Now now, get this. Some have different opinions about live action adaptations of fighting games, and video game creator Katsuhiro Harada’s popular Namco/Bandai franchise, Tekken, is no stranger to the mix of optimism and ire of fans far and wide. The first film, starring Jon Foo, was filmed in 2008 before taking three years to finally release on US DVD and Blu-Ray, and while the film proved to be a decent tournament movie with plenty of fighting and a talented line-up of martial artists, the film could have been done better in many ways, particularly for a proper reboot. I made this case in a rant back in 2013 and I still stand by that, even after Crystal Sky’s own Steven Paul went on record to state that the film would move on with a prequel with a cast that would resemble the characters from the game (look how that turned out). No, I haven’t seen it yet, and nor will I torrent it as I’m against piracy, but I guess it wouldn’t hurt to at least rent it for a more informed opinion. Hell, I might as well, and why is that?
Well, Paul is back at it again, announcing another remake of the long-running fighting game, according to a new article at Variety. The film is part of a new ménage à trois of film financing between Chinese platform Financing City Network, Paul’s Crystal Sky affiliate, SP International Pictures, and East & West Culture Media Company with a slate of ten Chinese and U.S. movies with combined budgets of up to $300 million dollars. FCN is ponying up 70% of the budget on each China co-production where SP International and East & West Culture Media Company will provide the remainder as lead producers. As such, FCN will also bring up to 90% on all remakes of U.S. properties brought by SPIP / East & West. Such may be the case for the new Tekken remake which Paul’s company will distribute in North American theaters; the deal also includes some theatrical and home distribution handling via Sony as well.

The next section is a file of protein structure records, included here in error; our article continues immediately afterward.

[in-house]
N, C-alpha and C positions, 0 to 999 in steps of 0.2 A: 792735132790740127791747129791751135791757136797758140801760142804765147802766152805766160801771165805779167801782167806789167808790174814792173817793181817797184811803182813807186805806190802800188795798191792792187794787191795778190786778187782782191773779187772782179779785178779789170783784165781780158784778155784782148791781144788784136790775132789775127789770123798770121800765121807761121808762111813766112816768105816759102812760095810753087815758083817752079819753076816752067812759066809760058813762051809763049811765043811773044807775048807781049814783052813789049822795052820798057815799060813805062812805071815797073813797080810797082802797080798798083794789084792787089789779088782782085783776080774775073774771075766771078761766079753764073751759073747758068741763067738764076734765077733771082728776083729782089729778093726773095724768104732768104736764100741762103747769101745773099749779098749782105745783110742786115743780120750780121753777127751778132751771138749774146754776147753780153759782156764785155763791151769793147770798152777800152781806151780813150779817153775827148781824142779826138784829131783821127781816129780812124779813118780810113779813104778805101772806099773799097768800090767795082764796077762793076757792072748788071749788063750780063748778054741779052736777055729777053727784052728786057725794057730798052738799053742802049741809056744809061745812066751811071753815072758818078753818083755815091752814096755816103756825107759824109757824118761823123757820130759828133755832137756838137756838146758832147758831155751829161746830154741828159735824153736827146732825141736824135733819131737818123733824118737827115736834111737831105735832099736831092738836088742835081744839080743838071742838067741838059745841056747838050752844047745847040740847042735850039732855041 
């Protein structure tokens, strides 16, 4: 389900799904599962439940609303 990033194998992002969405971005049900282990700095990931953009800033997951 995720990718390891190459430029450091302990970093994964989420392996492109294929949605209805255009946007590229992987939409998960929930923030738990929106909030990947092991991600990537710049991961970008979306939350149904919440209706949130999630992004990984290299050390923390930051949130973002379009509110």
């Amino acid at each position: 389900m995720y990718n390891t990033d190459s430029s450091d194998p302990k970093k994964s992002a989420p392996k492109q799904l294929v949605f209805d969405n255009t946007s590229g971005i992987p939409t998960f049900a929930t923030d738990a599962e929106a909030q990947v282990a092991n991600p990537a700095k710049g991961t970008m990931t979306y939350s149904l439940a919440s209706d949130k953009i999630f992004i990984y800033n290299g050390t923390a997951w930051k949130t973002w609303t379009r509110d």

So, there you have it. A new Tekken remake is coming. Not a third, but a remake. Still, it makes wondering if anyone of us should care since both films have otherwise failed to authentically deliver a proper cinematic translation with respect to the game. We have seen some great improvements with other comic book and game properties like Steven DeKnight’s Daredevil, Warner Bros.’s serial web airing of Mortal Kombat Legacy and ESPECIALLY, Joey Ansah’s masterful application of Capcom’s Street Fighter: Assassin’s Fist, to name a few, and all among these are telling signs that there could be a much-needed wave of improvement coming when it comes to properly transferring these properties to film. However, we’ve heard the promises before, and the arguments for better treatment of these properties on film can never be made enough, even as the movies themselves haven’t been released (just look at how fans eviscerated Jon M. Chu’s retelling of Jem And The Holograms).
I think I’ve made my point.
So, we’re two movies in now, and I’ve been dying for a proper retelling of the Tekken game franchise via live action film that it pains me to see it so underhanded, and eventually we’ll see if a third time’s a charm. Maybe, maybe not…whatever. I just hope the right cast and crew are brought on board to help control where this movie needs to go, and if Harada-san gets to be a lead creative consultant on this with some authority, it would undoubtedly make things a whole lot better. Other than that, it’s been thirteen years since Paul acquired the rights to this game franchise to turn it into a workable movie. If they can’t get it right this time, perhaps it’s best to change hands. Time will tell.
For better or worse, stay tuned for more news to come.
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